History of the Trolley System in Berkshire County

The notice for the discontinuance of trolley cars in the Northern Berkshire area came officially on April 9, 1930, although many people in the area already knew this was an inevitable fate. Successful bus routes had already taken over some of the lines and the public seemed ready for the change. For some of the older residents however, change didn’t come easy. They remember the trolley cars’ heyday in the early 1900’s.

In was in 1886 when a charter was first granted for the Hoosac Valley Street Railway company which was authorized the construction of a horse drawn railway between North Adams and Adams. The promoters of the company were the Haines brothers from Sandy Hill, N.Y. Charles Haines was the company’s first president. Later C.Q. Richmond took over in 1888 who remained in a position of power through its last days.

One year later in 1889, electric lines were installed, making this area one of the first in the country to have electric powered street cars. William T. Nary, who later became superintendent of the Hoosac Valley Street Railway, operated the first electric car on the West Side Line between Adams and North Adams. At the beginning however, people were afraid to climb aboard due to the sparks that flew from the wires as the cars rolled by. When imagined fires and electrocutions never occurred, people began flocking to this new mode of transportation. In fact, on July 4, 1905, the Hoosac Valley Railway broke all records by handling 30,000 riders in one day.

With this local popularity growing, the Hoosac Valley Street Railway began thinking of expanding its territory and so in 1905, the East Side Line began running between the two sections of Adams as well as one to Williamstown.

In the following year of 1906, the Berkshire Street Railway Company purchased the Hoosac Valley Street Railway Company. This union increased the trolleys’ territory to cover all of Berkshire County from Williamstown to the Southern Berkshires.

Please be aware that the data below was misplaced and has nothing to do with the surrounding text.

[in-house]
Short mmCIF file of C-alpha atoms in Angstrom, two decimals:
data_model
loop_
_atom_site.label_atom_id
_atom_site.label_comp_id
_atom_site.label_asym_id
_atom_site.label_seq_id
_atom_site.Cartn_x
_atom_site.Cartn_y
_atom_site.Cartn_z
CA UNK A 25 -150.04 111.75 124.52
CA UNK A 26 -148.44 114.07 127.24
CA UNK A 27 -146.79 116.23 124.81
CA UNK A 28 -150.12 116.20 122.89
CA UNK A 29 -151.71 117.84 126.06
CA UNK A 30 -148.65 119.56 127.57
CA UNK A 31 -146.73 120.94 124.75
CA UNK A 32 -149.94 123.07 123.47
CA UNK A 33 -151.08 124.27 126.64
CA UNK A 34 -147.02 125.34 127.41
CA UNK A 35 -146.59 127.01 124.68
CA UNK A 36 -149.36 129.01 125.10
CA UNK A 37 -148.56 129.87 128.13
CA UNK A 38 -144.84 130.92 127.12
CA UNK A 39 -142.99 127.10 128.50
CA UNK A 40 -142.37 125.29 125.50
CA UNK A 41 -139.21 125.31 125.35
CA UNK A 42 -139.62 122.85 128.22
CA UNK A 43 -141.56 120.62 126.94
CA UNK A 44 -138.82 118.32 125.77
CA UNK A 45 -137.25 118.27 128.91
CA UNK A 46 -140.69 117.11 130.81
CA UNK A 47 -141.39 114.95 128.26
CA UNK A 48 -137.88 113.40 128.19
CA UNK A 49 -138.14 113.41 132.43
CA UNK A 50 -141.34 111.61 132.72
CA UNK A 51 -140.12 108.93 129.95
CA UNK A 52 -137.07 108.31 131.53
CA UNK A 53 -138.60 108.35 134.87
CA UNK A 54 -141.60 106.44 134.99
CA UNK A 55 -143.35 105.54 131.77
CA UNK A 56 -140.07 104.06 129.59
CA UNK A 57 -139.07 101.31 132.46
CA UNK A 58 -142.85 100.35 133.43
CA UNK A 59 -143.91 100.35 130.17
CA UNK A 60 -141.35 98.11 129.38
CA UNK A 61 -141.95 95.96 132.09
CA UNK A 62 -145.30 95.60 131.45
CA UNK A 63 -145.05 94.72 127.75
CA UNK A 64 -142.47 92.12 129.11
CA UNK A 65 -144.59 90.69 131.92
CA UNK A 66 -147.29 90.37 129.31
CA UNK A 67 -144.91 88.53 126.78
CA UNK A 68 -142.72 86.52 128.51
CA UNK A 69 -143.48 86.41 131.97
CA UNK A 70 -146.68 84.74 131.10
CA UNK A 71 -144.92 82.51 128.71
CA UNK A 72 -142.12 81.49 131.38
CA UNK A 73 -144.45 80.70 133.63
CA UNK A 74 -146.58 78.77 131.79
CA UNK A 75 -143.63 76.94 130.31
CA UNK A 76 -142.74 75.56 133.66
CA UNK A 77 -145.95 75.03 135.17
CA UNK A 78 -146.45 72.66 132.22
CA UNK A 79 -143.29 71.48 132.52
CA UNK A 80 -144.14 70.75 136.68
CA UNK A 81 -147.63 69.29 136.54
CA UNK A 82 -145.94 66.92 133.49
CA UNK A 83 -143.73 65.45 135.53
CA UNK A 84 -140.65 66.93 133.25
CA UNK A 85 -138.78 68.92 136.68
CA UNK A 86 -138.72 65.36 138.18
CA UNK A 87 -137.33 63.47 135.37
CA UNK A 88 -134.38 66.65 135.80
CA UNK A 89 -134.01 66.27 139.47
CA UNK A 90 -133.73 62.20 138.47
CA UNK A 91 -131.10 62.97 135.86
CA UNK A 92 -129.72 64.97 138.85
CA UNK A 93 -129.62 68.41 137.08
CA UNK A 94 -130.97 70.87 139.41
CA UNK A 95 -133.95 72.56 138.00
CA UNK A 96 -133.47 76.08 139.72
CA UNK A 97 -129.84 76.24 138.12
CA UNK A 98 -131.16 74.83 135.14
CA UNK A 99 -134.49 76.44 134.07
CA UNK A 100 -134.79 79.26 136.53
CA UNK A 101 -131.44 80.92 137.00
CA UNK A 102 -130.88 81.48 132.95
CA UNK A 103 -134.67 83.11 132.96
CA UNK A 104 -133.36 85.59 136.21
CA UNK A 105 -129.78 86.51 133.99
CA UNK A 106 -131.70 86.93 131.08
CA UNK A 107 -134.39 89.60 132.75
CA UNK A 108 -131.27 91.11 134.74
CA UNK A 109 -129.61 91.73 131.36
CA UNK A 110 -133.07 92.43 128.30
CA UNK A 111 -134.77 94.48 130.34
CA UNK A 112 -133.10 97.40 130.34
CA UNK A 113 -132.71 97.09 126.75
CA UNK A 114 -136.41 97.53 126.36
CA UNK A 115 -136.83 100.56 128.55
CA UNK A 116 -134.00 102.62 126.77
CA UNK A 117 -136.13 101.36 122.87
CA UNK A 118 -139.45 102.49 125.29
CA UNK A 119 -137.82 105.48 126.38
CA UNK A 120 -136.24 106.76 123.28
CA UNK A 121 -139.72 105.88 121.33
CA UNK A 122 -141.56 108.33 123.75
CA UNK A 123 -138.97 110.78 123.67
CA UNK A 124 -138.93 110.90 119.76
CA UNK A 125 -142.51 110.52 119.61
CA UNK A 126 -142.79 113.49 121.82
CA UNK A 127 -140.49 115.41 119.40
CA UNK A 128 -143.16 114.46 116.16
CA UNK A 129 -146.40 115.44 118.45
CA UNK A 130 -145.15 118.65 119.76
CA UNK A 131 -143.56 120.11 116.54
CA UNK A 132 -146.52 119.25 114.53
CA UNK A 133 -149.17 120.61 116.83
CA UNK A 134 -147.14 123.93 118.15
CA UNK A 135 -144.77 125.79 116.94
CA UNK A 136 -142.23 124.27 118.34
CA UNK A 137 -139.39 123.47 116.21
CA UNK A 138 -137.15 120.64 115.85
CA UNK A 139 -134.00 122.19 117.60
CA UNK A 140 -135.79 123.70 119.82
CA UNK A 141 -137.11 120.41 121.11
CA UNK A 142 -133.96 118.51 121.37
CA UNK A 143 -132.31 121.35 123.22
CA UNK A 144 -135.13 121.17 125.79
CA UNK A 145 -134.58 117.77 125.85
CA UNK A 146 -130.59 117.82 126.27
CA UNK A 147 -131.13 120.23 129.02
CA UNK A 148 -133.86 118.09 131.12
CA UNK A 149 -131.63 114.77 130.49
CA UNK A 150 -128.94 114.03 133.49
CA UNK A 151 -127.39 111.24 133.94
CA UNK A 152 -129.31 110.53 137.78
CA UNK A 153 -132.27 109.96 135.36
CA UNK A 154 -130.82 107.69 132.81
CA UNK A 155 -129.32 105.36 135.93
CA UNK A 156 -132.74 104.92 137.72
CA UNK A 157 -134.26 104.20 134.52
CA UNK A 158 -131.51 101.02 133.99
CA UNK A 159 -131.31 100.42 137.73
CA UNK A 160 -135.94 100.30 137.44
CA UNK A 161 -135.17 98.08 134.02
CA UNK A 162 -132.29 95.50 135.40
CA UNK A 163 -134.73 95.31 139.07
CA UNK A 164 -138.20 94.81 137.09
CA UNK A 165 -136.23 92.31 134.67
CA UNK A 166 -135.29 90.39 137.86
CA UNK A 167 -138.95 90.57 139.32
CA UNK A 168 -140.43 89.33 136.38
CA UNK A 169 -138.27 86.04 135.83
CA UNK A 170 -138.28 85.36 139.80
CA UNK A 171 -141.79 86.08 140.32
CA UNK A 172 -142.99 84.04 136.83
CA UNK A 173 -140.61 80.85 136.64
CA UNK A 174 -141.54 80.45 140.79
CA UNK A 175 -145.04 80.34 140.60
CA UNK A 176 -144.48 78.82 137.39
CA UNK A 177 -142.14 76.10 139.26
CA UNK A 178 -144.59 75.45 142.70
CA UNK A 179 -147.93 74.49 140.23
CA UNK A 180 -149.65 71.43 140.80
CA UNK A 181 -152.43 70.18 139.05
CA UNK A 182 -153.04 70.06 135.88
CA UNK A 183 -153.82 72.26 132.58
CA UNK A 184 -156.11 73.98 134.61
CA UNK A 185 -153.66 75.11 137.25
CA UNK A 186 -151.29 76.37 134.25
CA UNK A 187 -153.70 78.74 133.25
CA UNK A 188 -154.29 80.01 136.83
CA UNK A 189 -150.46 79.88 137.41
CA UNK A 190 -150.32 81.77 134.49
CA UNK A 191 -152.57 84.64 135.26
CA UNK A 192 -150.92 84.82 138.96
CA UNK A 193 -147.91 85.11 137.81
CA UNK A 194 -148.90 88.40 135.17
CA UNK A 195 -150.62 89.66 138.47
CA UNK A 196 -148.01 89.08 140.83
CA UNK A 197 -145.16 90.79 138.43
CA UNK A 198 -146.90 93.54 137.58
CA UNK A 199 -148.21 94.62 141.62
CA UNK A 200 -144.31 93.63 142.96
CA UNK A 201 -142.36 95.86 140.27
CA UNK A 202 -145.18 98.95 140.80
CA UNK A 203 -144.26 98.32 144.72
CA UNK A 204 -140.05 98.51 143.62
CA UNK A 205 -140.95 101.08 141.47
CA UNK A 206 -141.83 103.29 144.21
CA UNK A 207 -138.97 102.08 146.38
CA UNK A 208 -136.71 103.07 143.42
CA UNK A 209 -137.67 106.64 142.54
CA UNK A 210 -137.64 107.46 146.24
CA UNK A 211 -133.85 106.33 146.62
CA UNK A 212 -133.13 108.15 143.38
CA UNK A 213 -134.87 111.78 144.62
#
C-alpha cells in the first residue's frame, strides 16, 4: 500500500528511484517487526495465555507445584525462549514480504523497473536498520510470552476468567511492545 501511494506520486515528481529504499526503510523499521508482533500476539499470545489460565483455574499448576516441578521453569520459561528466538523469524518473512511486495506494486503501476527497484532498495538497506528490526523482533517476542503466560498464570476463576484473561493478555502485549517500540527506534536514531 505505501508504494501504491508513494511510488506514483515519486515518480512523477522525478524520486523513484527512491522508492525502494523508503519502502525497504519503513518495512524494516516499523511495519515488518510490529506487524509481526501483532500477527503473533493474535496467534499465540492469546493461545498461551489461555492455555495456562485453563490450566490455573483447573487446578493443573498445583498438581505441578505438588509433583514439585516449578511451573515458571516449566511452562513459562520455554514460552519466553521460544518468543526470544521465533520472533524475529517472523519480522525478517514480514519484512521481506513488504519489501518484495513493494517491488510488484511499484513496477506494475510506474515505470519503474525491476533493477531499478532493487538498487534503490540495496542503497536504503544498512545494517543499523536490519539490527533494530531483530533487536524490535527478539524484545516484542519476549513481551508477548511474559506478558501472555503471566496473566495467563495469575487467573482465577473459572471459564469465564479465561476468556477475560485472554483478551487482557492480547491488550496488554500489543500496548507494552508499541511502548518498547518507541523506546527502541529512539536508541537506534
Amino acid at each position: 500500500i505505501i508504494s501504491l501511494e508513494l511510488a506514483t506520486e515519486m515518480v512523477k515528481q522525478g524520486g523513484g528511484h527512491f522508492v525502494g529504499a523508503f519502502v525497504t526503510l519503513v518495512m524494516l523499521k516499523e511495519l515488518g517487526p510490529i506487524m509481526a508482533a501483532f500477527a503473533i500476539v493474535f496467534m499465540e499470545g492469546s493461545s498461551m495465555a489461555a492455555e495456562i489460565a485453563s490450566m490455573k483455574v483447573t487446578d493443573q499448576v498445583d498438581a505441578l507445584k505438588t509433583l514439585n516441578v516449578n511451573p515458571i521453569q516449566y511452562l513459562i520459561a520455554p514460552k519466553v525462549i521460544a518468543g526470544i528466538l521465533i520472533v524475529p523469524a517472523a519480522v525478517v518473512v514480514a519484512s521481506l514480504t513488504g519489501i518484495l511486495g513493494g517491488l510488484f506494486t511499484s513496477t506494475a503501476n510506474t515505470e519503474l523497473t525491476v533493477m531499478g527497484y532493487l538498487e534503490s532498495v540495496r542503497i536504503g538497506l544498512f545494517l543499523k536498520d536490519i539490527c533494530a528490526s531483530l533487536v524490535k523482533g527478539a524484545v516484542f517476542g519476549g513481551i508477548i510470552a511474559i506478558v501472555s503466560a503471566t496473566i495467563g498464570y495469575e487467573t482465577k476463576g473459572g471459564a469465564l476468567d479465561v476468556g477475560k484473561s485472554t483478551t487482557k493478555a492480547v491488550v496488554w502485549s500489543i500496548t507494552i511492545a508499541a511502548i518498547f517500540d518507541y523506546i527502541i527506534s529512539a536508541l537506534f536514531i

With more resources at the company’s disposal, the Berkshire Street Railway began expanding north. A new line was opened that ran from the “Y” in Williamstown to Pownal, VT. Then on June 22, 1907, a new line carried its first car all the way to Bennington, VT. At this time, several other plans were in the works to build trolley lines to the summit of Mt. Greylock, as well as Kemp’s Park in North Adams. Due to a variety of difficulties, these plans never came to fruition.

Beginning in 1908, the trolley company laid out plans for a park to be built between Adams and North Adams. It was to have a refreshment pavilion, a man-made pond with a swan boat, swings, merry-go-round, row boats and a specialty house which held a menagerie of animals including monkeys, burros, swans and ducks and it was to be called Hoosac Valley Park. This park turned out to be one of the more popular places in all of Berkshire County. It was common to see 10,000 visitors there in one day.

In 1910, another merger occurred with the Pittsfield Street Railway Company. Through this acquisition, the Berkshire company was able to expand even further from Bennington, VT. to Hoosick Falls, NY as well as a line that went into Connecticut. They began running two parlor cars knowns as the “Berkshire Hills” and the “Bennington”. Both operated with increased fares, during the summer months mostly for tourists.

Through many years of service, the cars rolled on through storms of all types. The winter of 1918 was one of the hardest times the company had to face. The many snow storms that had to be dealt with caused car lines to be tied up for hours, if not days. Northern Berkshire residents formed “shoveling bees” in order to remove snow from the tracks. Another man-made storm developed in the summer of 1918 when the motormen went on strike for seven weeks. People made do by riding in “Jitneys” instead. Jitneys were truck or privately-owned buses who charged people 5 to 10 cents a ride.

When the strike was over, the Berkshire Street Railway found that the majority of the people preferred to stay with the Jitneys. This fact, coupled with the rising interest in personally owned automobiles, caused the beginning of the end for the trolley car.

On May 7, 1930, the Berkshire Street Railway petitioned for licenses to run buses throughout Northern Berkshire county. Later on, in that month on May 16th it was reported that the Hyman-Michaels Company of New York purchased the right to remove the rails of the abandoned line that ran from the “Y” in Williamstown through Bennington.

The last car service in Northern Berkshire ended on September 1, 1930 with operations on the West Side Line between North Adams and Adams terminated for good. Bus service for all defunct car lines began the following day. Almost all of the rails, wires, posts and cables associated with the trolley system were taken down by September 23, 1930. The final trolley car ended its run in Berkshire County on November 14, 1932 when the car on the Dalton line was put into its barn for the last time.

Adapted from a story for the North Adams Historical Society.